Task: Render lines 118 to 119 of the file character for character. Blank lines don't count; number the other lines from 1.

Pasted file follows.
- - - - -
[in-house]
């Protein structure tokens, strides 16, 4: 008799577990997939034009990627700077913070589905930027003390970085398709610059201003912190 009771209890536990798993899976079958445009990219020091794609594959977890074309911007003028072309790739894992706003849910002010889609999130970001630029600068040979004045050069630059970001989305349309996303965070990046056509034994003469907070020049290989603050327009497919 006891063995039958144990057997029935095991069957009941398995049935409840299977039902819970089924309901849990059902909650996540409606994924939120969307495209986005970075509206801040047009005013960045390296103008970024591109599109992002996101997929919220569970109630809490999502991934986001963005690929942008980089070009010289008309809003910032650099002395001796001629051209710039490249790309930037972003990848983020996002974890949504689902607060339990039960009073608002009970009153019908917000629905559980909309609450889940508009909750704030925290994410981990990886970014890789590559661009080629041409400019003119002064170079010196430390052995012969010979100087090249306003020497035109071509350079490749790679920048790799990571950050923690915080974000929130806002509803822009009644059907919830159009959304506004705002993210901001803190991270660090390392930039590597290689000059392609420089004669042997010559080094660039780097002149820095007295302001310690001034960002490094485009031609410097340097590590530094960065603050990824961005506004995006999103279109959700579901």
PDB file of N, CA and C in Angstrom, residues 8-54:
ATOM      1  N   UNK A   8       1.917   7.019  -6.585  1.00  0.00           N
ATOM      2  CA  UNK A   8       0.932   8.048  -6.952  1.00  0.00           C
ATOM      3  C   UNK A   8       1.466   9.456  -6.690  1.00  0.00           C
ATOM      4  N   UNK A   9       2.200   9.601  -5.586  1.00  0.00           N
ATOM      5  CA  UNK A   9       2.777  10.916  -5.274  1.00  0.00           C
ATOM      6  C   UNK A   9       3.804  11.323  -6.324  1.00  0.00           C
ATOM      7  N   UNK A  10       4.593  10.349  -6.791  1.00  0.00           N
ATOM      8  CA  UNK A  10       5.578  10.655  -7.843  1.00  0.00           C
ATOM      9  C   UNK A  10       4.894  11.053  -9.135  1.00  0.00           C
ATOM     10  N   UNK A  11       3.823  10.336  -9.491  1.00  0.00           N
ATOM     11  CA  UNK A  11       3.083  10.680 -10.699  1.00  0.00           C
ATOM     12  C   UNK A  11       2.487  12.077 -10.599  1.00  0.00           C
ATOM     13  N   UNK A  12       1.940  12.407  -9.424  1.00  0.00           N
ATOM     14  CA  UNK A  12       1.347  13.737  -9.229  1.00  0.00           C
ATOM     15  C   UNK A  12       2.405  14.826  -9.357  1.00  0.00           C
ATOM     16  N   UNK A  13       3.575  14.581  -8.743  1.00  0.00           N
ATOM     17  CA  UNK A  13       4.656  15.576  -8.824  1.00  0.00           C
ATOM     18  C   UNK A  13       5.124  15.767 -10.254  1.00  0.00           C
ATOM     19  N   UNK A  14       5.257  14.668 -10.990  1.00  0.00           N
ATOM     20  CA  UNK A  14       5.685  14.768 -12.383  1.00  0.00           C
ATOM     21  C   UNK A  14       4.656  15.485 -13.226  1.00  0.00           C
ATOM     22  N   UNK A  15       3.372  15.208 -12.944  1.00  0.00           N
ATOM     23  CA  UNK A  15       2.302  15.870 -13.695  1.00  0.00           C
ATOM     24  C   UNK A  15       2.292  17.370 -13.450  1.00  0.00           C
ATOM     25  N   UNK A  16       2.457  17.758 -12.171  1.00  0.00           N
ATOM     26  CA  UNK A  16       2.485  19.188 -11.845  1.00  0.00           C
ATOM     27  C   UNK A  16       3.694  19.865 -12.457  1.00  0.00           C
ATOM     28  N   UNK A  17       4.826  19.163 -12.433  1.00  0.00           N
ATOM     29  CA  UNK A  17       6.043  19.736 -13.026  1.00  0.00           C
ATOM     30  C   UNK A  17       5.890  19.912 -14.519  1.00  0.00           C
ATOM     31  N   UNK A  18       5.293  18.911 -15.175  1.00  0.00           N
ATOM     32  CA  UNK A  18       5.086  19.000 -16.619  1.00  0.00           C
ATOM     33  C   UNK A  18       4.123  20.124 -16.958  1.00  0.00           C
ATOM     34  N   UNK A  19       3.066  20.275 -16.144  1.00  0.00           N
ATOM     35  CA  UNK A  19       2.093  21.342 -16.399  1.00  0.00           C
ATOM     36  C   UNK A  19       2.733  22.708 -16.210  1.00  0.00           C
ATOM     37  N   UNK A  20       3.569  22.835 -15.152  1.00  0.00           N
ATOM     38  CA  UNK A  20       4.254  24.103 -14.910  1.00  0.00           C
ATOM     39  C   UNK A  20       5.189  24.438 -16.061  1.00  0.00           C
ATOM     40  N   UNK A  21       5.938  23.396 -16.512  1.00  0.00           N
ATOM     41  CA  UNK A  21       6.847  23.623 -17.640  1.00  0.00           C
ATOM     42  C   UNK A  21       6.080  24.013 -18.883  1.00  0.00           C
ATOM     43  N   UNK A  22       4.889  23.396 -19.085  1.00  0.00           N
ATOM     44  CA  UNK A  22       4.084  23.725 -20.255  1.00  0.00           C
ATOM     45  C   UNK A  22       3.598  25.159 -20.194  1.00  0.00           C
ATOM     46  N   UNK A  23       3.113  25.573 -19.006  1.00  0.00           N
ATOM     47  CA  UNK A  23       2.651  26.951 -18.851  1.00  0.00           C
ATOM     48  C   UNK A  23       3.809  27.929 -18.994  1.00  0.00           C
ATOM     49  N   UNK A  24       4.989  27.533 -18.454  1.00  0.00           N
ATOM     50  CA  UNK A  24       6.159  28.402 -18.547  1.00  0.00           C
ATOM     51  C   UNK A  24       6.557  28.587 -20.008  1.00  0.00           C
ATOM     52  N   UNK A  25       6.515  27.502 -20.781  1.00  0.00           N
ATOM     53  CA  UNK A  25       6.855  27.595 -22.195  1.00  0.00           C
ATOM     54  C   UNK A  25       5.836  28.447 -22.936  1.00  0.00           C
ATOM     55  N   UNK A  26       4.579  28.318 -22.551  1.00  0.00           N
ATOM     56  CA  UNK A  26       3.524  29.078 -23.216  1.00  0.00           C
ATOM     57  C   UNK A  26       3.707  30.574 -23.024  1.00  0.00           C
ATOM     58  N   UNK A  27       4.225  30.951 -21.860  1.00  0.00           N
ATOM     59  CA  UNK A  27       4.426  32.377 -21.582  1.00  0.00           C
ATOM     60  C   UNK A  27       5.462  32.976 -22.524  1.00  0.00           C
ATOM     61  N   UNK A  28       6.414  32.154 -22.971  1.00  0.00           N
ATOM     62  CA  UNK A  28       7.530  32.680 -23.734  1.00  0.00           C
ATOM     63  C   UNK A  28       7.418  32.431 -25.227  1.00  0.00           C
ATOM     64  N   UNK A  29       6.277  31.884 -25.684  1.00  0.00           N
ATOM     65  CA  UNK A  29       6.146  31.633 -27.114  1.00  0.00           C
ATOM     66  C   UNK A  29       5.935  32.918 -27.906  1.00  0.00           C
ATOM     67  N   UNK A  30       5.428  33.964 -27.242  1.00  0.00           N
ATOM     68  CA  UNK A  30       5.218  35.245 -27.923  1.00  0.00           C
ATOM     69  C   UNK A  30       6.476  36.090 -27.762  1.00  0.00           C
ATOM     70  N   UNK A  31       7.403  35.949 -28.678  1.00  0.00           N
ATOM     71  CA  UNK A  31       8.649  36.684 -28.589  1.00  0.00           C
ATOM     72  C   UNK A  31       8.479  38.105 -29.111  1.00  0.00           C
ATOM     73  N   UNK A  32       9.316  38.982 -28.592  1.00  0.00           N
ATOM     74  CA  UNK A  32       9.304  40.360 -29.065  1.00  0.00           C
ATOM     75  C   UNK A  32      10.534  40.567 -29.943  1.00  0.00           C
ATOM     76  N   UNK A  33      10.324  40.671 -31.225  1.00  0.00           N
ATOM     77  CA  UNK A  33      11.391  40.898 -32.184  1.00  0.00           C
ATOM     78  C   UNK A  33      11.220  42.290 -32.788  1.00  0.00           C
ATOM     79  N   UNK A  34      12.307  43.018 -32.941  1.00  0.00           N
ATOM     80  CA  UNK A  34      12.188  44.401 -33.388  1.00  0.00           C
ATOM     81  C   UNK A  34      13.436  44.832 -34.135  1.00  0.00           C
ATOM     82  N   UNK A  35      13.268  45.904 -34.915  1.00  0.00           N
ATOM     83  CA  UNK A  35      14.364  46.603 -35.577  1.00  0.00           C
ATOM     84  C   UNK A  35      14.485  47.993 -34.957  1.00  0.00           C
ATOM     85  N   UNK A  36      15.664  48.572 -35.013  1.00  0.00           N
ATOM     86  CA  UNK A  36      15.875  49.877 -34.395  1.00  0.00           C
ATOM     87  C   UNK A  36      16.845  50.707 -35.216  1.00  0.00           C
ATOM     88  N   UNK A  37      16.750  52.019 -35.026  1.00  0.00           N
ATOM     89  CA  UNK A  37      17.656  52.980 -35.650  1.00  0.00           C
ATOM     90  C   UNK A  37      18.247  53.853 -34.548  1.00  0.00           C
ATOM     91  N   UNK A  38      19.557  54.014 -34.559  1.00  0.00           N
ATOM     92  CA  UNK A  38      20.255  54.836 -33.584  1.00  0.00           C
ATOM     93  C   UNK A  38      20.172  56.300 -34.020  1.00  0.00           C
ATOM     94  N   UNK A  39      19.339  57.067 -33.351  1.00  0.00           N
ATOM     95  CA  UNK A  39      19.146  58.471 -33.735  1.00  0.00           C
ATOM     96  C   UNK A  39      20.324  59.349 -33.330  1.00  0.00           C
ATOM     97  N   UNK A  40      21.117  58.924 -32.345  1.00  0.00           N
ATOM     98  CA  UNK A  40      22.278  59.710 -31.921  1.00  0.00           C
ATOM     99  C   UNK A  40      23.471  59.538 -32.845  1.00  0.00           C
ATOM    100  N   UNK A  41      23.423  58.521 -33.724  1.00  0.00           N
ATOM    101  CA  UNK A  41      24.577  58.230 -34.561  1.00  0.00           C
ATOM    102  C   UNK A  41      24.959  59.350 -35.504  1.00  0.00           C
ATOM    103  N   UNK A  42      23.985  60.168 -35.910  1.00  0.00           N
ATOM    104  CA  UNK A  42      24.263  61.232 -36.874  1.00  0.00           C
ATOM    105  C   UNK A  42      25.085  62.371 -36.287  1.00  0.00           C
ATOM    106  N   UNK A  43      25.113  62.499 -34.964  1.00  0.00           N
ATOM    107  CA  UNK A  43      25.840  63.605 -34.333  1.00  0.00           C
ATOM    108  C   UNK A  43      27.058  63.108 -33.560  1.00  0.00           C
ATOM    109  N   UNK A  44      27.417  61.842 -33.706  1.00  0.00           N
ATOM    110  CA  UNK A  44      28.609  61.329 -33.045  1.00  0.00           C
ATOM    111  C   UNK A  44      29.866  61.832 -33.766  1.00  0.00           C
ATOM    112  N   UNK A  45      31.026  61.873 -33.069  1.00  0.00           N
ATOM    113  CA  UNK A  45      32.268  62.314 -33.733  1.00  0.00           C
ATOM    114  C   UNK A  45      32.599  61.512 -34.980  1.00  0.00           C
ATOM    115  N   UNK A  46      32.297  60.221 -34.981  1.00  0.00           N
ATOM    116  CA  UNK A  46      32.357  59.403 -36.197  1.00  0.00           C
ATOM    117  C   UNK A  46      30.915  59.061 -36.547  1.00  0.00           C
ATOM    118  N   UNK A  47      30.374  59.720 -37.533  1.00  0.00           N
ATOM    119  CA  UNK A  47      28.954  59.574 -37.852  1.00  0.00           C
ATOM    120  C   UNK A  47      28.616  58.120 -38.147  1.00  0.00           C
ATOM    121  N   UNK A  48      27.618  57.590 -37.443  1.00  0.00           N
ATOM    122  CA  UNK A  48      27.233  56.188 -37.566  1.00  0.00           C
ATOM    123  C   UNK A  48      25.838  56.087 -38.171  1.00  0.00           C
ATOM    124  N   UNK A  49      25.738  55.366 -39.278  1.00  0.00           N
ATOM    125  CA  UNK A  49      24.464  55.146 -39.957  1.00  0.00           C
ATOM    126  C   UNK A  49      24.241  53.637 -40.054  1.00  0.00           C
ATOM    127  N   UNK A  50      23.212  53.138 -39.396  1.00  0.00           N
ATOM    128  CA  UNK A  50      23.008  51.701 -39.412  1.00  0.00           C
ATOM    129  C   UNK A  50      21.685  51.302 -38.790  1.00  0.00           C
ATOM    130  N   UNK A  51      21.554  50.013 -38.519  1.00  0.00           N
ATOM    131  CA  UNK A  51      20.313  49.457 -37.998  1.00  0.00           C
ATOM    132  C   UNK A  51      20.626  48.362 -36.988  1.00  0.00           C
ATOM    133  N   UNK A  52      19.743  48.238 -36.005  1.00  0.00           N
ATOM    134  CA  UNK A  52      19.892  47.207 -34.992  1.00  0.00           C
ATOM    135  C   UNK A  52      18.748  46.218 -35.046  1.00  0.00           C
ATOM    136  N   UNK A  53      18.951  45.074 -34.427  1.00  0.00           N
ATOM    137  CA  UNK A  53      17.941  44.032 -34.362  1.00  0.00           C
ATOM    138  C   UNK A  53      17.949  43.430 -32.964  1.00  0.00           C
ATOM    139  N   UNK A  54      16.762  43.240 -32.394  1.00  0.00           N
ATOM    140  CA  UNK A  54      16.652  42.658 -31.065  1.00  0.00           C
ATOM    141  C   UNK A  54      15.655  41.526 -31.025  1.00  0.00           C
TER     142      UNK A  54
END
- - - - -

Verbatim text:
ATOM    115  N   UNK A  46      32.297  60.221 -34.981  1.00  0.00           N
ATOM    116  CA  UNK A  46      32.357  59.403 -36.197  1.00  0.00           C